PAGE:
Working to promote the homeland
Published 12:00 am Wednesday, August 18, 2004
On July 22, 2004, the 9/11 Commission released its report addressing the problems that led to the terrorist attacks, as well as their recommendations for change as our country moves forward.
Since the release of the report, Committees in both Houses of Congress have held a number of hearings to analyze and discuss their findings and recommendations.
In addition, the Administration has expressed its support for many of the Commission’s findings, including the creation of a National Intelligence Director.
I believe it is clear that Congress and the White House are committed to ensuring the safety and security of this nation.
Since the release of the Commission’s report, the Senate has charged the Government Affairs Committee with drafting legislation to implement the changes necessary in the federal government to prevent the failures of the past from occurring in the future.
On July 30th the Committee held its initial hearing to learn first hand from Chairman Thomas Kean and Vice-Chairman Lee Hamilton about the Commission’s report.
Since that time the Committee has held additional hearings with witnesses from across the federal government to hear their responses to the Commission’s findings and to learn what, if any changes their organizations have made since September 11th.
As a member of the Government Affairs Committee, I have participated in these hearings and plan to be actively involved as Congress develops legislation to address many of the failures that led to 9/11.
However, as we move forward to make the changes necessary, I believe it is equally important that we not simply react but that we take specific decisive action based on a broad range of knowledge and expertise in order to accomplish the goals set forth.
I truly believe that decisions made hastily and without a full appreciation for the consequences may ultimately create more problems than they actually solve.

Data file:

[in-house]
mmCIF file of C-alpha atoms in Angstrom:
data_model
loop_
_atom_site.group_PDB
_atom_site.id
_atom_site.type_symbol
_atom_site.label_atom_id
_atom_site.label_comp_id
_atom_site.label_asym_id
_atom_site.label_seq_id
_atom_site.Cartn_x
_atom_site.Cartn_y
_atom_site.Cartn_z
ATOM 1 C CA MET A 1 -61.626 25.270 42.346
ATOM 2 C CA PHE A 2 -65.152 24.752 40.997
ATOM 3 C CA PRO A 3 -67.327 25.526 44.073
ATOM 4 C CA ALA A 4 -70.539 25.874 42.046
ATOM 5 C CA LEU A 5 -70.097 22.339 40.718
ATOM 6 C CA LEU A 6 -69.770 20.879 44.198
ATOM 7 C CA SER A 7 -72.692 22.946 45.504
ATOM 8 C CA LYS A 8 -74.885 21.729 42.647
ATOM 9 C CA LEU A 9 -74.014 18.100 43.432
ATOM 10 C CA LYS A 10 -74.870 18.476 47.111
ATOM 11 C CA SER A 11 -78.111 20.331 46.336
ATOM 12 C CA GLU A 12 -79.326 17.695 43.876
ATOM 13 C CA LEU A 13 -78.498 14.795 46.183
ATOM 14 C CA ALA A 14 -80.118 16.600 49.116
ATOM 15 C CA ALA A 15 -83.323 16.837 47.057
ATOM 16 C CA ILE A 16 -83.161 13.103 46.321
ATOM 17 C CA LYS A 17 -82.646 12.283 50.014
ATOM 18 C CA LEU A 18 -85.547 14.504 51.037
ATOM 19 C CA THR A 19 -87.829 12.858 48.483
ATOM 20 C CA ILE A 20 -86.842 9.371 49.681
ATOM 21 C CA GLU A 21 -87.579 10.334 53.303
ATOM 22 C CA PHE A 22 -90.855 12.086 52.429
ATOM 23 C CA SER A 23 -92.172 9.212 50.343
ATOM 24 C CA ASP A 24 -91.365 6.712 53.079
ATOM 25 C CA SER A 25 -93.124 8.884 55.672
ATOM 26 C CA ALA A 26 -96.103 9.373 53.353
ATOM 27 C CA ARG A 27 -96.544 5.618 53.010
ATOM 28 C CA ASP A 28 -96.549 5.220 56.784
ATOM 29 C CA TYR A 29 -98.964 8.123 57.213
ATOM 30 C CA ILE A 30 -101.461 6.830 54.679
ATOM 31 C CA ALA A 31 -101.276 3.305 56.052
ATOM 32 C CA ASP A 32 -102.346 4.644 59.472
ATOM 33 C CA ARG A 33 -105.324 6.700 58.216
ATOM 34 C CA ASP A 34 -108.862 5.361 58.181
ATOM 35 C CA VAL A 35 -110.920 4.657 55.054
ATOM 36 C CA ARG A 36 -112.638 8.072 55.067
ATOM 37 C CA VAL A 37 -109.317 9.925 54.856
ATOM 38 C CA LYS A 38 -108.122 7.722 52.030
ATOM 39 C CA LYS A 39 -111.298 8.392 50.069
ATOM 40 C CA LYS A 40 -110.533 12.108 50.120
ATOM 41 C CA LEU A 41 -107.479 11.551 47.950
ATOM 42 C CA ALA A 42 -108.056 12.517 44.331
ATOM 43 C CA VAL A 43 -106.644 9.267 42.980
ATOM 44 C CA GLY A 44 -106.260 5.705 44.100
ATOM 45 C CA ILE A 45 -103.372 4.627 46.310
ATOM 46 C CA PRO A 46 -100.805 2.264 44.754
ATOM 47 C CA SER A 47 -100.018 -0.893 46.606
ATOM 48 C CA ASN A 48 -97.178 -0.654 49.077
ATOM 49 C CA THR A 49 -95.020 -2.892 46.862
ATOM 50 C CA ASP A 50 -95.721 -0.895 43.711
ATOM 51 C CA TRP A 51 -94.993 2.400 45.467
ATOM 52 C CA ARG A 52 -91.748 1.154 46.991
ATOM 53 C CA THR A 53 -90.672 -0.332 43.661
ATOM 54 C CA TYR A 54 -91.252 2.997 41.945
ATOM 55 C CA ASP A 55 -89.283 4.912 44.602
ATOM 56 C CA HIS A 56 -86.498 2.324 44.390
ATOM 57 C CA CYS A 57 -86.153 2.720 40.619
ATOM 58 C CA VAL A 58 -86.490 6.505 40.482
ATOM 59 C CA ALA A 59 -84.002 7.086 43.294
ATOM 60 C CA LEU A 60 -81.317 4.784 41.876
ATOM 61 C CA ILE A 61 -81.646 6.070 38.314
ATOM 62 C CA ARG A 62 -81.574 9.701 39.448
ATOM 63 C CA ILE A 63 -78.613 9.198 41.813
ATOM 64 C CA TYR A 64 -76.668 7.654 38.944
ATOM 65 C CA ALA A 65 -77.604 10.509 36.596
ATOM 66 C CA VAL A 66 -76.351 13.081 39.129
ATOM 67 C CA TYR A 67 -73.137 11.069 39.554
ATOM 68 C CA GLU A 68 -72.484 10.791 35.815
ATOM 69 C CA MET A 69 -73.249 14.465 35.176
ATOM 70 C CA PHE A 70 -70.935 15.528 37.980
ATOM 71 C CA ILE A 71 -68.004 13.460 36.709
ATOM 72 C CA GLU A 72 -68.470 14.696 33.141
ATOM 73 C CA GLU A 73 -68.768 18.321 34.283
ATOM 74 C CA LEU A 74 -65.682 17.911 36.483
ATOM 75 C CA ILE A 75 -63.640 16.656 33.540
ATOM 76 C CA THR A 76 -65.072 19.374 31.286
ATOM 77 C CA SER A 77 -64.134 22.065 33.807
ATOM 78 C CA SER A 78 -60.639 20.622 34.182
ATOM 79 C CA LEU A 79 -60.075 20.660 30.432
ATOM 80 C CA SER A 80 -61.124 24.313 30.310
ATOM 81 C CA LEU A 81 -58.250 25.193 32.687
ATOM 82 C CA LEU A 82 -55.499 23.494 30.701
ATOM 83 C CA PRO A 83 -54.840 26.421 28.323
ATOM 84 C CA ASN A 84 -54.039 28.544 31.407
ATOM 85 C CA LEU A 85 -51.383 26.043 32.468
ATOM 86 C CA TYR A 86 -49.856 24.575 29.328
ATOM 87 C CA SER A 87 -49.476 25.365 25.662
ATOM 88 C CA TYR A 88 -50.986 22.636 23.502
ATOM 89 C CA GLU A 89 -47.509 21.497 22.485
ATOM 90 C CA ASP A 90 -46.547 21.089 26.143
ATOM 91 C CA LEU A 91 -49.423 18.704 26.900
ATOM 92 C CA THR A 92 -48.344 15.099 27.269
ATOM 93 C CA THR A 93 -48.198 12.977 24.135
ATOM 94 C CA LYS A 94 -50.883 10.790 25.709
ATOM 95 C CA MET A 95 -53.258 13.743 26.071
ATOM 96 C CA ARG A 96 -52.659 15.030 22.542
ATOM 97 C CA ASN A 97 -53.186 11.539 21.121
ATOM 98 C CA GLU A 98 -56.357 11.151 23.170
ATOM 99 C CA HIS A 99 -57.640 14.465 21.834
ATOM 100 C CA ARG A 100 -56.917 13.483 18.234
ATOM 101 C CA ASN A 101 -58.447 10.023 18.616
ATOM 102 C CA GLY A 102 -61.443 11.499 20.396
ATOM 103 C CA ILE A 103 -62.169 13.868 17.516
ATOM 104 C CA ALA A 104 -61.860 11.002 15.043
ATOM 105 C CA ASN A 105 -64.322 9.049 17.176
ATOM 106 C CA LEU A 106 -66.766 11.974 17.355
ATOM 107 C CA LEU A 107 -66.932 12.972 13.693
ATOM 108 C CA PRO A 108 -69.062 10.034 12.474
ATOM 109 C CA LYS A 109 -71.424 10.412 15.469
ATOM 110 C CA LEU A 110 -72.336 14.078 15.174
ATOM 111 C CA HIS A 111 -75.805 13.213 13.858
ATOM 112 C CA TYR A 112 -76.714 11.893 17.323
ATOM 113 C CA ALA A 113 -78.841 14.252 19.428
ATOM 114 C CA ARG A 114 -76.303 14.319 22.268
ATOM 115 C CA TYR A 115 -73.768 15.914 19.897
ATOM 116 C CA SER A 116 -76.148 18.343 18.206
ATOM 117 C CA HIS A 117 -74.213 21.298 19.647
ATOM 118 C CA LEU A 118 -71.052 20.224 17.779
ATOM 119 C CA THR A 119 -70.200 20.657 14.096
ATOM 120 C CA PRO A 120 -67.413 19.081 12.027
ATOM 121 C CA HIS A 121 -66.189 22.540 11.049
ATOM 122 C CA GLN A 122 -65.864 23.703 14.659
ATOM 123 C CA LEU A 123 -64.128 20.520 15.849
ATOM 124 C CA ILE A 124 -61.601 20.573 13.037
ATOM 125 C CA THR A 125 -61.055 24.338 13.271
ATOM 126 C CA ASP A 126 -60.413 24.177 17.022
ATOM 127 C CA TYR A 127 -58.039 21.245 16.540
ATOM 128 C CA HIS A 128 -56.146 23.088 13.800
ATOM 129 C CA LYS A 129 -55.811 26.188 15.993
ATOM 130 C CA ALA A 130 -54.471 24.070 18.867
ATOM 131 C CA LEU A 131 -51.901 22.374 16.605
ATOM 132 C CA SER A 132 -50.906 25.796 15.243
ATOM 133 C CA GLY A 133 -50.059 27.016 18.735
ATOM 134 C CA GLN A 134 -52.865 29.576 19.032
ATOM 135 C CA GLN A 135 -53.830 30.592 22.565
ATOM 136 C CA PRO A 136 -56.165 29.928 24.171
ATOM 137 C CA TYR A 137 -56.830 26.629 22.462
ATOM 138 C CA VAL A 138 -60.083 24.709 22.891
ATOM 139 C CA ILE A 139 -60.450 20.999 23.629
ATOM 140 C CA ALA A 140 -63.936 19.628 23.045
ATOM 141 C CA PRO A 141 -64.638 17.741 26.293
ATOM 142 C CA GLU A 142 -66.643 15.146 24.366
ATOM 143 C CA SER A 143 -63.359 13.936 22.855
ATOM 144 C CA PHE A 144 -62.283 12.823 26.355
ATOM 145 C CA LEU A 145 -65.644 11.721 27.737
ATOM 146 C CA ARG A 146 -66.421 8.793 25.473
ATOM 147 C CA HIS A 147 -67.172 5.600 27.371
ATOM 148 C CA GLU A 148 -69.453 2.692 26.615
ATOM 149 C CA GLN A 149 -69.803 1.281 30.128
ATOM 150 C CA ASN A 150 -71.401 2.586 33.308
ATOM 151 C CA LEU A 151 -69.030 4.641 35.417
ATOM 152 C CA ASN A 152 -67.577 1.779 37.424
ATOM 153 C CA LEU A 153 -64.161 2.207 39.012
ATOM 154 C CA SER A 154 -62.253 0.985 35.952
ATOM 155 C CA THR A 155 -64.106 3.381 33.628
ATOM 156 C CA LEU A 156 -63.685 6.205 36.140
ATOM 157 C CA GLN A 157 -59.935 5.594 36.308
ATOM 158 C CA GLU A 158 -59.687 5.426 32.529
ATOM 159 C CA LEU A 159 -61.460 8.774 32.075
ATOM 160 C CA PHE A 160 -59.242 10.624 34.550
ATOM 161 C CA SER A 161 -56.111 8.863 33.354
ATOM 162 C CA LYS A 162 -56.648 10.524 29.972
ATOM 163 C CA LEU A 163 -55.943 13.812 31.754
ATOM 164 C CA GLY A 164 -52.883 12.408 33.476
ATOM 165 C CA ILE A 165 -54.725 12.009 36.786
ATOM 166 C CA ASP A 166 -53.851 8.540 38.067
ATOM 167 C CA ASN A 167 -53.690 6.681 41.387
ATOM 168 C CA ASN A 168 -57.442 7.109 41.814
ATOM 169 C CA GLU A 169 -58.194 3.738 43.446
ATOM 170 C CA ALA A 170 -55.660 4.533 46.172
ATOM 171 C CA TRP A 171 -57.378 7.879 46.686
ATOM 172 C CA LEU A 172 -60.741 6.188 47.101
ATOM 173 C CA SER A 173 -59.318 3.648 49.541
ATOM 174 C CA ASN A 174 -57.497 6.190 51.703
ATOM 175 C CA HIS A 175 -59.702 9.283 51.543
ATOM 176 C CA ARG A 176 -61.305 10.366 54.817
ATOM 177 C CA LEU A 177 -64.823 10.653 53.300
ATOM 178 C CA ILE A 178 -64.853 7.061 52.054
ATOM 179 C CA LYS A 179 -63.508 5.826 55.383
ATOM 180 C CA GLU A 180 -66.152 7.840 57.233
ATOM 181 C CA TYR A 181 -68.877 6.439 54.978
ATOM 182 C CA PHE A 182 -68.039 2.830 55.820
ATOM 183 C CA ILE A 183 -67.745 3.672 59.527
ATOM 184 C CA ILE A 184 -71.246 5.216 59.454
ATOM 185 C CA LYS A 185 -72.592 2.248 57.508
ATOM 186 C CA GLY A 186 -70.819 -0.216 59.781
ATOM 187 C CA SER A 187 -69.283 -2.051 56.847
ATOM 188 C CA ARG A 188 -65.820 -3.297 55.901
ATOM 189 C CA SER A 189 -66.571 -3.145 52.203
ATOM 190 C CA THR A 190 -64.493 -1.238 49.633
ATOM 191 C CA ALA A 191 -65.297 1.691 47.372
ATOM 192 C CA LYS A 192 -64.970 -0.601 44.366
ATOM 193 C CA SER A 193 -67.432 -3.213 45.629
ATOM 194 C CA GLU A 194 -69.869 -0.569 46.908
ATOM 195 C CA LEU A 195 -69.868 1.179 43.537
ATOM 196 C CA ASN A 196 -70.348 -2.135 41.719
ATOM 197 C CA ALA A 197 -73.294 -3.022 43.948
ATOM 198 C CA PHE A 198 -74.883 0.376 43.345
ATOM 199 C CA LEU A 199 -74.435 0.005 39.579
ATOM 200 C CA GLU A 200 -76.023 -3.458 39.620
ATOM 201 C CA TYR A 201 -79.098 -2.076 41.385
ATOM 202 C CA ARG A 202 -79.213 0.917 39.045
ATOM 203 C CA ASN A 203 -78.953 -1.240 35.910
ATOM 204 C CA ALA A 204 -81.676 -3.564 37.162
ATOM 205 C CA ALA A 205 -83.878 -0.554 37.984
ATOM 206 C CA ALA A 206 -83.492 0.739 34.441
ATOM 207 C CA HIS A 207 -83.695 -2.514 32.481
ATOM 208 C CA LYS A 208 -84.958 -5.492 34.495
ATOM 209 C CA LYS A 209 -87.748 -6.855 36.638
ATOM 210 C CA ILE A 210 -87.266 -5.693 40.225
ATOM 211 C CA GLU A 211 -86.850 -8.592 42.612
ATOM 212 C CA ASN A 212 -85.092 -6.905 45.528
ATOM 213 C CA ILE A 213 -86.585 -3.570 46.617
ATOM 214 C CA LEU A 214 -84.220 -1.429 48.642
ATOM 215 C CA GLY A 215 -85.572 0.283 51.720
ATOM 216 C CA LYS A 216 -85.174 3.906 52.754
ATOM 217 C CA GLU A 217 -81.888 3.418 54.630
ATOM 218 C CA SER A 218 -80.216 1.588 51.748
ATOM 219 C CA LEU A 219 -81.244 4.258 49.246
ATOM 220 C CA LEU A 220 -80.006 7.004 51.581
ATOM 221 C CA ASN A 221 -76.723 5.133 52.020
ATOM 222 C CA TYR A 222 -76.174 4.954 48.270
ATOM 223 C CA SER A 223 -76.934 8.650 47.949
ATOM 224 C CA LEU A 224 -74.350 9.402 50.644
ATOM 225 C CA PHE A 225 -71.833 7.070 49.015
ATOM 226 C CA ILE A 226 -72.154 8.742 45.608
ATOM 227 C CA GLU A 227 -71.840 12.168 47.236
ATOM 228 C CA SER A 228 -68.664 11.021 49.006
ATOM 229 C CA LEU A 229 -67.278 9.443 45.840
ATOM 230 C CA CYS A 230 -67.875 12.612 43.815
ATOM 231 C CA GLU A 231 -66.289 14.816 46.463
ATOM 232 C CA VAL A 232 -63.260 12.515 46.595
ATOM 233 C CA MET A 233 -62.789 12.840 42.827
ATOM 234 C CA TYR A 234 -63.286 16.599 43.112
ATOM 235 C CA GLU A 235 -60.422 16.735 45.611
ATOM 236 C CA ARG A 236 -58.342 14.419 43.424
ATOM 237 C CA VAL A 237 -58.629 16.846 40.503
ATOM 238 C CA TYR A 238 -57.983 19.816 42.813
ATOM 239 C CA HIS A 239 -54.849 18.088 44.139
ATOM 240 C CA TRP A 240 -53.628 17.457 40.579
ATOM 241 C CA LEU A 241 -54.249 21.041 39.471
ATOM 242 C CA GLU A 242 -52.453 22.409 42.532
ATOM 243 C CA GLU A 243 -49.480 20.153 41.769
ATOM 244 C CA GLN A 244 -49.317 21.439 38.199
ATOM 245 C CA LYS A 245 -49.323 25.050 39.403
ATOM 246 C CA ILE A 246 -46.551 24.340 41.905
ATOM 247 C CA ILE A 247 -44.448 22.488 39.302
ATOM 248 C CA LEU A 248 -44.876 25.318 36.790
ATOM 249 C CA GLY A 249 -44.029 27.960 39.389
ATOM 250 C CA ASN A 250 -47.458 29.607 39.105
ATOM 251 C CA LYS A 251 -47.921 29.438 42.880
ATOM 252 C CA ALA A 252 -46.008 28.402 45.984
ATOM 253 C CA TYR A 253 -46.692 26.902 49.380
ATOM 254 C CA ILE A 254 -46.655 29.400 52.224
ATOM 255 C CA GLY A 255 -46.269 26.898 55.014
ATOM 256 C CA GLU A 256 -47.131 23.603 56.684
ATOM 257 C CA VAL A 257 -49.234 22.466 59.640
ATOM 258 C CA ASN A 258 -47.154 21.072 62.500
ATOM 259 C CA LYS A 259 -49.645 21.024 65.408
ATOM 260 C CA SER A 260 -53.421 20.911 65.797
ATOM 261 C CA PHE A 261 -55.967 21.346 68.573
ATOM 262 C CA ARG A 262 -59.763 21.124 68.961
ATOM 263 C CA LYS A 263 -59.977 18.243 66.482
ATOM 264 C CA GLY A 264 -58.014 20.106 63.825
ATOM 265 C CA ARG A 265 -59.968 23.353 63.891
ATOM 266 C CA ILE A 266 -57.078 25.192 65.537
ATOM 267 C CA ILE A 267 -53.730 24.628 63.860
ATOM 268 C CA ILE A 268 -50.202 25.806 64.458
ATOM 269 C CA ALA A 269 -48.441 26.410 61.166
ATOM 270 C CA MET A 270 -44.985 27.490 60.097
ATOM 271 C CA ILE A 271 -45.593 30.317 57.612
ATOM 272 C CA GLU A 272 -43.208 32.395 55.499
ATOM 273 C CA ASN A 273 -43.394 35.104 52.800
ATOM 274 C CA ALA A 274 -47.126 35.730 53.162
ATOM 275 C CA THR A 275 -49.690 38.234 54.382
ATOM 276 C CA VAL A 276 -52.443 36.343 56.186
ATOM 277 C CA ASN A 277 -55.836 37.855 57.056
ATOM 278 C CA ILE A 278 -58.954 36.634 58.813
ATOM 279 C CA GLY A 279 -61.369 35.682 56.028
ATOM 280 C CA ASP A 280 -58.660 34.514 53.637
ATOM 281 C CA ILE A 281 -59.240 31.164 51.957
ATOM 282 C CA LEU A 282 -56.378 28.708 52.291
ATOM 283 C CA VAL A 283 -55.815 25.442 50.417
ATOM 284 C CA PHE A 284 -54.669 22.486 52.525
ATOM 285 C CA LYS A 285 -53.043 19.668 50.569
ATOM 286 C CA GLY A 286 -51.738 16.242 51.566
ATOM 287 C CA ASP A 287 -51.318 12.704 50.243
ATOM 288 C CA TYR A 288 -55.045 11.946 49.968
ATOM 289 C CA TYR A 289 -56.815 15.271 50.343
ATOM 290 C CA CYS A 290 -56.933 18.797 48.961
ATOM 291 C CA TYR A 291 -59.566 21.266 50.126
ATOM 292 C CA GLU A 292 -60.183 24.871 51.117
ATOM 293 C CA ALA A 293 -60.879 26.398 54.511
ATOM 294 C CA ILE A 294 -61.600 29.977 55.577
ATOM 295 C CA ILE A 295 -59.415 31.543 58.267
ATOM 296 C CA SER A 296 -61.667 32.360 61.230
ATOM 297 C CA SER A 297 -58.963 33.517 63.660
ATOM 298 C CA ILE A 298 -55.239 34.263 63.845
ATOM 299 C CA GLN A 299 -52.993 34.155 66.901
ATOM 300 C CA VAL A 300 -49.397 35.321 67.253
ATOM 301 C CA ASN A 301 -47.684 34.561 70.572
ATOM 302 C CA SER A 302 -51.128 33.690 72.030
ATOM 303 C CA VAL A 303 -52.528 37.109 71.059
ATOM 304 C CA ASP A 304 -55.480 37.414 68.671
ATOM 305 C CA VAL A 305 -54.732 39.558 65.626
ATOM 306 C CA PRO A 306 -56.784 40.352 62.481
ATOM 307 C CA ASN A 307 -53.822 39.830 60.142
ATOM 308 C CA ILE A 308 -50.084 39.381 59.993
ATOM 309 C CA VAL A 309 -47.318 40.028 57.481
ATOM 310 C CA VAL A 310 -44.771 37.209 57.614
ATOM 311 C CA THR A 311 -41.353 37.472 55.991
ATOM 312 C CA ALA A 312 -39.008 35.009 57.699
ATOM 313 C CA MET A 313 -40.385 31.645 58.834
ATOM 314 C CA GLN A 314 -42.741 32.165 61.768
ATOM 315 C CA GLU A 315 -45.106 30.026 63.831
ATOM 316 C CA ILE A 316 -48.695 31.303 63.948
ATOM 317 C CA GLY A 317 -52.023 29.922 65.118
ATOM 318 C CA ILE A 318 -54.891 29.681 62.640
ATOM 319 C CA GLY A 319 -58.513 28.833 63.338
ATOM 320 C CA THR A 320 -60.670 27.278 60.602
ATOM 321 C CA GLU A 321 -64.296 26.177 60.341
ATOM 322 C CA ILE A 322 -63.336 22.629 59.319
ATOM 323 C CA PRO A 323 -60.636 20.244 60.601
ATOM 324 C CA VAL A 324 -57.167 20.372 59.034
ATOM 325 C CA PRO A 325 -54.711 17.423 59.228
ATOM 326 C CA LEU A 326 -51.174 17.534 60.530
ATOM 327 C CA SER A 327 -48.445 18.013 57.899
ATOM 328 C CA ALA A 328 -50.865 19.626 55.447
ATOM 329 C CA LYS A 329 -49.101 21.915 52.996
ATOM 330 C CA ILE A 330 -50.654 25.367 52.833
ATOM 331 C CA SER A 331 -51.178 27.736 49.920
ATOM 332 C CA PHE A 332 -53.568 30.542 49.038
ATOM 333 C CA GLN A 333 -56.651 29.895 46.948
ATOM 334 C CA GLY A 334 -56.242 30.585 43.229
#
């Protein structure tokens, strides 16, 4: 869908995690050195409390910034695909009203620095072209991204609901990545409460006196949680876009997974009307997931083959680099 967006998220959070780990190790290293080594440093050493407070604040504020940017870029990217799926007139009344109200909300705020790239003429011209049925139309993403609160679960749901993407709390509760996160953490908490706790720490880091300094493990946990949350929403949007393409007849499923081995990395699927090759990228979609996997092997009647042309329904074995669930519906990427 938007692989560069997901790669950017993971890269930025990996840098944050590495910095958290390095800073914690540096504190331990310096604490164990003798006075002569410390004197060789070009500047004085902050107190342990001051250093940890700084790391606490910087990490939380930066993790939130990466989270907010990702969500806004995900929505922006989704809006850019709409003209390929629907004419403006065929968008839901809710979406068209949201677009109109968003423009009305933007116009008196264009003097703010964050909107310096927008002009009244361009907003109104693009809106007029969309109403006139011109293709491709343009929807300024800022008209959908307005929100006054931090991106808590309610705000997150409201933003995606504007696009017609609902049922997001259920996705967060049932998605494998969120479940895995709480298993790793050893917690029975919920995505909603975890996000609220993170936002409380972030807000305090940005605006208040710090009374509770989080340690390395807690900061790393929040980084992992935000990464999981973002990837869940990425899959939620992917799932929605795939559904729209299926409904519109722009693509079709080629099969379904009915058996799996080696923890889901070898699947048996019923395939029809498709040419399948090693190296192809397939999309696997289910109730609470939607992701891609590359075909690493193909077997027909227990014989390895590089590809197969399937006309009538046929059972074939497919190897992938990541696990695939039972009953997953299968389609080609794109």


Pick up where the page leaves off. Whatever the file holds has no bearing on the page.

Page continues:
That is why these hearings and the information that we are able to obtain from them are vital to the legislation we ultimately consider.
The 9/11 Commission has said that in order to look forward and make meaningful recommendations, it was necessary to look backward.
While it is difficult for many to re-live that day or even recount the years and months that preceded it, I believe that if we truly want to define our shortcomings it is necessary.
One significant shortcoming identified by the 9/11 Commission lies within our intelligence community.
That shortcoming led us to 9/11 and persists still today, despite efforts at reform and integration.
While the Commission’s report states that &uot;prior to 9/11 no single agency had more responsibility – or did more – to attack al Qaeda… than the CIA&uot; it also sights numerous instances where there was a significant communication breakdown both within the CIA and within the intelligence community as a whole, particularly when it came time for agencies to work together.
I believe that the Commission has rightly suggested that massive structural reform of the intelligence community is essential if we expect to properly connect the dots.